Jessica M. Eaglin (@jessicaeaglin) is a Professor of Law at Indiana University Maurer School of Law. She teaches and writes at the intersection of criminal law, evidence, sentencing law, and race and technology. She writes about criminal legal reforms adopted in response to the economic and social pressures of mass incarceration to illuminate how they will impact underlying sociopolitical transformations in criminal administration and society. Her recent work focuses on the proliferation of technical reforms, in particular actuarial risk assessment tools at sentencing, and the obscured perils they present for historically marginalized groups, the courts, and society more broadly.
Prior to joining the Maurer Law faculty, Professor Eaglin was Counsel in the Justice Program at the Brennan Center for Justice at NYU School of Law, where she assisted in a national campaign aimed at addressing mass incarceration in the United States. She clerked with the Honorable Damon J. Keith for the Sixth Circuit Court of Appeals, and began her law career as a Litigation Associate at Simpson Thacher & Bartlett, LLP in New York City. Professor Eaglin graduated from Spelman College. She earned her J.D. and M.A. in Literature from Duke University.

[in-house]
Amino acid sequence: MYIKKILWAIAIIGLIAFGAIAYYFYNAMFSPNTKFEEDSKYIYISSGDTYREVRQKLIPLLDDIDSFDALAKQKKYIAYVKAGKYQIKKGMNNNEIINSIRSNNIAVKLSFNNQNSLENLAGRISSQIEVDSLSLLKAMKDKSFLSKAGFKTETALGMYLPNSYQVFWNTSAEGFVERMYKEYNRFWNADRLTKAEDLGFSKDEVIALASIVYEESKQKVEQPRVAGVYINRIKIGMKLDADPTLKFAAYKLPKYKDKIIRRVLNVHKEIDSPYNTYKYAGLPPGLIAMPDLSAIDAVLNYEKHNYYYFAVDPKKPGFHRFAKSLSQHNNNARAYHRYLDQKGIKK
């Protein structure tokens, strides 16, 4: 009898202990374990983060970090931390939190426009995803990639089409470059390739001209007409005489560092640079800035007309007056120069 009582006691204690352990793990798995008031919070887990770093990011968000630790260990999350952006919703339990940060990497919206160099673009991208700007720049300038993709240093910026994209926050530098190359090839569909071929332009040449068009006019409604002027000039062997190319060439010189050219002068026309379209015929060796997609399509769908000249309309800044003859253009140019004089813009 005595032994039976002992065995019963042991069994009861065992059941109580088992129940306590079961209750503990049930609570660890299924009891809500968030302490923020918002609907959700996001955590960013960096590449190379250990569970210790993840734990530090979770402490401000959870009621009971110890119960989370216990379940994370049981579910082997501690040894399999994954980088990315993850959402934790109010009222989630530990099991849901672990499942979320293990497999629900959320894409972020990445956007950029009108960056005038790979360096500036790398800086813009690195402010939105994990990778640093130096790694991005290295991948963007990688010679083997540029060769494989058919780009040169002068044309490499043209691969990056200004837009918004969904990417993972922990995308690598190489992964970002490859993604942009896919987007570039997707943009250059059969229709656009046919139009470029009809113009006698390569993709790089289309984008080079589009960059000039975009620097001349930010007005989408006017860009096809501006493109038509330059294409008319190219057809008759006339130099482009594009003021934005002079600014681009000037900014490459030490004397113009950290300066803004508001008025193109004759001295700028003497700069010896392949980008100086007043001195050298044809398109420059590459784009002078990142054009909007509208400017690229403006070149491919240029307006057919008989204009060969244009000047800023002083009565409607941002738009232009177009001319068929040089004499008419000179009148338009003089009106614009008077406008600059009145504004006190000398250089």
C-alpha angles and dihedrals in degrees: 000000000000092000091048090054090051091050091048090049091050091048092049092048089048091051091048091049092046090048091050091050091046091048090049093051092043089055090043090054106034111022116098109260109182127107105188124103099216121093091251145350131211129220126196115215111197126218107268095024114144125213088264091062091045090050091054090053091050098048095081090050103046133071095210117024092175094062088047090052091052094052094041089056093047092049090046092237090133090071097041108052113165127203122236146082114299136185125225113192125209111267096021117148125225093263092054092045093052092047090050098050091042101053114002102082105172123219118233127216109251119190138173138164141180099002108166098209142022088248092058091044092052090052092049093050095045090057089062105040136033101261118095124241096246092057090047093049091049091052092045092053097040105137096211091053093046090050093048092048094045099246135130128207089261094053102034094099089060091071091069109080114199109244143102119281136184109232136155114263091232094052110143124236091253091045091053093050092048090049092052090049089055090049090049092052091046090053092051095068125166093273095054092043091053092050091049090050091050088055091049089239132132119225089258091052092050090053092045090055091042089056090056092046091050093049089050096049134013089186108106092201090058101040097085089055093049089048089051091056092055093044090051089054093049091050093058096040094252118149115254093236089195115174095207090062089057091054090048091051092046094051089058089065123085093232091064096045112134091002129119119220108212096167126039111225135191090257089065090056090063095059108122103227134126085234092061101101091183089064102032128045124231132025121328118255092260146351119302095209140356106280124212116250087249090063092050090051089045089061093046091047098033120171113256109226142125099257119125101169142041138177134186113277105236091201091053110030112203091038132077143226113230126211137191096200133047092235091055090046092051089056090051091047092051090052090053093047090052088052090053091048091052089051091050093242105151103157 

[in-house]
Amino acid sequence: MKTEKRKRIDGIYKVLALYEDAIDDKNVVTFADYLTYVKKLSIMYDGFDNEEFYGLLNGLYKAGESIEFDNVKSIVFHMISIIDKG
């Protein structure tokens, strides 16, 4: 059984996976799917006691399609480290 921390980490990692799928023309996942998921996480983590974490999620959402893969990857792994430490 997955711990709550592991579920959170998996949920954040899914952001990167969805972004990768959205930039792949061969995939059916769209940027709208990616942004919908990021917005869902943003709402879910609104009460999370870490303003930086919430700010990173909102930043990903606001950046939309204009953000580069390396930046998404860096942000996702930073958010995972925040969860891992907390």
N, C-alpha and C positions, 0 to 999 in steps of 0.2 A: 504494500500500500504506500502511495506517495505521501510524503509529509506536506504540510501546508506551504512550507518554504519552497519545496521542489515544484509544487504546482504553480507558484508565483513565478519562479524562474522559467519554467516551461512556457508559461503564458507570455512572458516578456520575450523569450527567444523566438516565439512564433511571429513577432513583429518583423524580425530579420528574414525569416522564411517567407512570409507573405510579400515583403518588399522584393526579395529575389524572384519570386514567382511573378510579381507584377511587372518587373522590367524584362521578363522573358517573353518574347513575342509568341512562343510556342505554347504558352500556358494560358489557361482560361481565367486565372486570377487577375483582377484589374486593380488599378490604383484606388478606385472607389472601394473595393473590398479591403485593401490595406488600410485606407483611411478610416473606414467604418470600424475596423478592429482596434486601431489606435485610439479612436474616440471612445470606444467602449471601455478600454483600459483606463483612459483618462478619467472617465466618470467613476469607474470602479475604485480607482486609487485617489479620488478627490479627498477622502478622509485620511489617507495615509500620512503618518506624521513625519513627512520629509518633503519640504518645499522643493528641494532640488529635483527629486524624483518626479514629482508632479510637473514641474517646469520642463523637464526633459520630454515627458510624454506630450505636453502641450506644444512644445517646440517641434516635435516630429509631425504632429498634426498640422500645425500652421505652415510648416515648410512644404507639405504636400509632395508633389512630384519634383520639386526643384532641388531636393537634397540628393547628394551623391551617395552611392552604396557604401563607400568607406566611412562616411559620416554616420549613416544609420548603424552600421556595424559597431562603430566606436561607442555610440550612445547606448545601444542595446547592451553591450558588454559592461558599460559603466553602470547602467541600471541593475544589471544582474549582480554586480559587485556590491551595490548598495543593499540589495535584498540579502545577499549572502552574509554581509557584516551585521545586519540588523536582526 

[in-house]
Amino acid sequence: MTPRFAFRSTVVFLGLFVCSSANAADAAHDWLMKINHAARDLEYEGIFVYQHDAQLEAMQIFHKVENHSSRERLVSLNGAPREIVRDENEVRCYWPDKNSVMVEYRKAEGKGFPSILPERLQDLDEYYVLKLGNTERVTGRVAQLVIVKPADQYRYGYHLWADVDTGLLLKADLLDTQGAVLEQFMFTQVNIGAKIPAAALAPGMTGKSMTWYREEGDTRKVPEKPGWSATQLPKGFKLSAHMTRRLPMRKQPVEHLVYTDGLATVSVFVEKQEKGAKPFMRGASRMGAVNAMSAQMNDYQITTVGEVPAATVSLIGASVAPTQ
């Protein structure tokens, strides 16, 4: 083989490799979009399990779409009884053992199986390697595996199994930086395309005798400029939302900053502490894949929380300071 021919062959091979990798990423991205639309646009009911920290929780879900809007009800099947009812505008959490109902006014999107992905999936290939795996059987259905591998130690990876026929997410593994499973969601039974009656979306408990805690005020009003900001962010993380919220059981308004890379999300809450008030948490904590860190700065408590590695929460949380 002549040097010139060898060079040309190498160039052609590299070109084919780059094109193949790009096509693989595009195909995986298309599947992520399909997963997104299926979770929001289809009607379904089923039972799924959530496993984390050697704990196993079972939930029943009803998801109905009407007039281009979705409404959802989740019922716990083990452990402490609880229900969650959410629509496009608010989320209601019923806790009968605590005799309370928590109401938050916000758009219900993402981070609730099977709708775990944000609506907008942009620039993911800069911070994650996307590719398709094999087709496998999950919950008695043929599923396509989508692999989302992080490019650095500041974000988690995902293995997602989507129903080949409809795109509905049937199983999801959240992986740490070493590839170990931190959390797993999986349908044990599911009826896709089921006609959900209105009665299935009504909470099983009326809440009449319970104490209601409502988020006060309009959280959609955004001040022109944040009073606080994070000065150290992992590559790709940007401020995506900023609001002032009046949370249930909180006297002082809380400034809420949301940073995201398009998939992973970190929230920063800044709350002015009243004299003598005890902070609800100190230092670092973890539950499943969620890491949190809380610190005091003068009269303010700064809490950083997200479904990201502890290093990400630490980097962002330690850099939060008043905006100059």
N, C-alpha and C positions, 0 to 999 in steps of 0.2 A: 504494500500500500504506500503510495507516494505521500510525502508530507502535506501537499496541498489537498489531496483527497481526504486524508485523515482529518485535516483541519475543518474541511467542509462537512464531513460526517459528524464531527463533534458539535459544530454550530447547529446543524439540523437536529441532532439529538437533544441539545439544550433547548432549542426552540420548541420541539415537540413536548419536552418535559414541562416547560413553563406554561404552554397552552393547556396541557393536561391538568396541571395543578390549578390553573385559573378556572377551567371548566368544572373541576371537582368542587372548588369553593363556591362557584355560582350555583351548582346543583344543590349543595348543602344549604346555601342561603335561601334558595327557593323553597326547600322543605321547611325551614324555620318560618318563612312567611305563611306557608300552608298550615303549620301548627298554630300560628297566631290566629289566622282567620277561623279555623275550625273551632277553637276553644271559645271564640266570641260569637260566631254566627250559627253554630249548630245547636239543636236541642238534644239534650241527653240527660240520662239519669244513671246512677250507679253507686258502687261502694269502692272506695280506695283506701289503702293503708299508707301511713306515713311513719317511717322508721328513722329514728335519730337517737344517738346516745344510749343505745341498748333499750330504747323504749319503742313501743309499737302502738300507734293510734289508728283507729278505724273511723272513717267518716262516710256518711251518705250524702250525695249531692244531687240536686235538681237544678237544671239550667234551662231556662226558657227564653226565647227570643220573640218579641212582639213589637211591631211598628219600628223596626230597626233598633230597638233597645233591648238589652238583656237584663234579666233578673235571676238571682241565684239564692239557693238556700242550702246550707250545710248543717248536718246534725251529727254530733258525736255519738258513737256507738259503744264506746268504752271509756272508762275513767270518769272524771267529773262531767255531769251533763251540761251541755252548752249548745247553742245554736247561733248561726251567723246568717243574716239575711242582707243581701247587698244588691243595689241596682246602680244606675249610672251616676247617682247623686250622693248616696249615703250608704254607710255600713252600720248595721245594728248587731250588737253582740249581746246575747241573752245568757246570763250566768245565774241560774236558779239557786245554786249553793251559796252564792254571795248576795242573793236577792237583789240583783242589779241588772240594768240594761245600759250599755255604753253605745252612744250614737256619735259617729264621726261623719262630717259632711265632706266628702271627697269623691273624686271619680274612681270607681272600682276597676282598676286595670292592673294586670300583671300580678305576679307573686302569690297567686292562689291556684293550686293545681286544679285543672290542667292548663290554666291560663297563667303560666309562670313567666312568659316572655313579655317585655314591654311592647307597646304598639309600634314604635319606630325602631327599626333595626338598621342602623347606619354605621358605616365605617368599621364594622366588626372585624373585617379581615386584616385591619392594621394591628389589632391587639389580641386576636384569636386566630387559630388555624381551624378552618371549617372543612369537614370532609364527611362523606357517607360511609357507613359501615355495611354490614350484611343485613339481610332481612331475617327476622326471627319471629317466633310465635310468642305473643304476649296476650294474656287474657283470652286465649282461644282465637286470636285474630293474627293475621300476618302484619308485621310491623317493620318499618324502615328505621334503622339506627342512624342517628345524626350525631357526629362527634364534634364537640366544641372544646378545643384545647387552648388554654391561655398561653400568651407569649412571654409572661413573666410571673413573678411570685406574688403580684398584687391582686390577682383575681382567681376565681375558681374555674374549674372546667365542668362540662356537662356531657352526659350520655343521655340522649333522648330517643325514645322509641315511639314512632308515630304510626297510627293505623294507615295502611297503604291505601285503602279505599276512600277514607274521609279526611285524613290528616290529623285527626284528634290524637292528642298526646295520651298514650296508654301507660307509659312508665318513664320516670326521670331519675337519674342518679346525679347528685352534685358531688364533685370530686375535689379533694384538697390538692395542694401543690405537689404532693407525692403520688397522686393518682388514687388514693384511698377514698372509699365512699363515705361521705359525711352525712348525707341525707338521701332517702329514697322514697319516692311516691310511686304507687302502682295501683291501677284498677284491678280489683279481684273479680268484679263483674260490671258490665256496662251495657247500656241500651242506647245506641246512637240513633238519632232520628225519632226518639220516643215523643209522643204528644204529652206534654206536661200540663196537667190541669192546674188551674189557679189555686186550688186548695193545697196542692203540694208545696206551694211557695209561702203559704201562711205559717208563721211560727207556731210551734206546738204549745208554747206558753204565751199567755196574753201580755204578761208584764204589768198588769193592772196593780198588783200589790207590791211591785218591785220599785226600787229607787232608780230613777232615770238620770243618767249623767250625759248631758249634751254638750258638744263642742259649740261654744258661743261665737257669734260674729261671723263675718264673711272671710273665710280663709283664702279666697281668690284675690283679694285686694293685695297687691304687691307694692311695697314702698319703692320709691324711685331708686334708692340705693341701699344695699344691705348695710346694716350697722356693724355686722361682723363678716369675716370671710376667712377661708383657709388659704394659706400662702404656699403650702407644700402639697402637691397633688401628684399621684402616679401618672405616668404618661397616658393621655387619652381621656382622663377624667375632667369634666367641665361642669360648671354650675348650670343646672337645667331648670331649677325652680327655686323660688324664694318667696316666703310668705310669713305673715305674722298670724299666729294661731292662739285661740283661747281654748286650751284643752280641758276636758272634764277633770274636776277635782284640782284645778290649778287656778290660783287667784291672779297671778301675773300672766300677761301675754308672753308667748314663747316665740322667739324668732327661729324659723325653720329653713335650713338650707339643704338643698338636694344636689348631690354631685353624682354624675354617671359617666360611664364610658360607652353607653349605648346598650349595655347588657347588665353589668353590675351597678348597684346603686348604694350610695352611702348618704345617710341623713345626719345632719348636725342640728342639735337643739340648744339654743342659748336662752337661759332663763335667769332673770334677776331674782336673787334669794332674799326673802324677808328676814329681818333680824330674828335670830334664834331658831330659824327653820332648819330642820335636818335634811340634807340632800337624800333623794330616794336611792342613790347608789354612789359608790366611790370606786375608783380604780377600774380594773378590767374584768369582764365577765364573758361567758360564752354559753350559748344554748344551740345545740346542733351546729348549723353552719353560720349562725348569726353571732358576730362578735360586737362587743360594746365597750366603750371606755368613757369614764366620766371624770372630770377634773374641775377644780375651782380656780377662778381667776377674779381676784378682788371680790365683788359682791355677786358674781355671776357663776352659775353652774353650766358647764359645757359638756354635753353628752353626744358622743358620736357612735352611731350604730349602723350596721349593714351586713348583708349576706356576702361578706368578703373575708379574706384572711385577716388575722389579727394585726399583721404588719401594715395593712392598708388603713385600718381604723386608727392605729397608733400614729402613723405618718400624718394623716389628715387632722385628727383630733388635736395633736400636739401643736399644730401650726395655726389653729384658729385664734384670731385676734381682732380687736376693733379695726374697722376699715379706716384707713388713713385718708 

- Eaglin, J. (2021). When critical race theory enters the law & technology frame. Michigan Journal of Race & Law.
- Eaglin, J. (2021). Population-based sentencing. Cornell Law Review, 106(353).
- Eaglin, J. M. (2019). Technologically distorted conceptions of punishment. Washington University Law Review, 97, 483-543.
- Eaglin, J. M. (2017). Constructing recidivism risk. Emory Law Journal, 67, 59-122.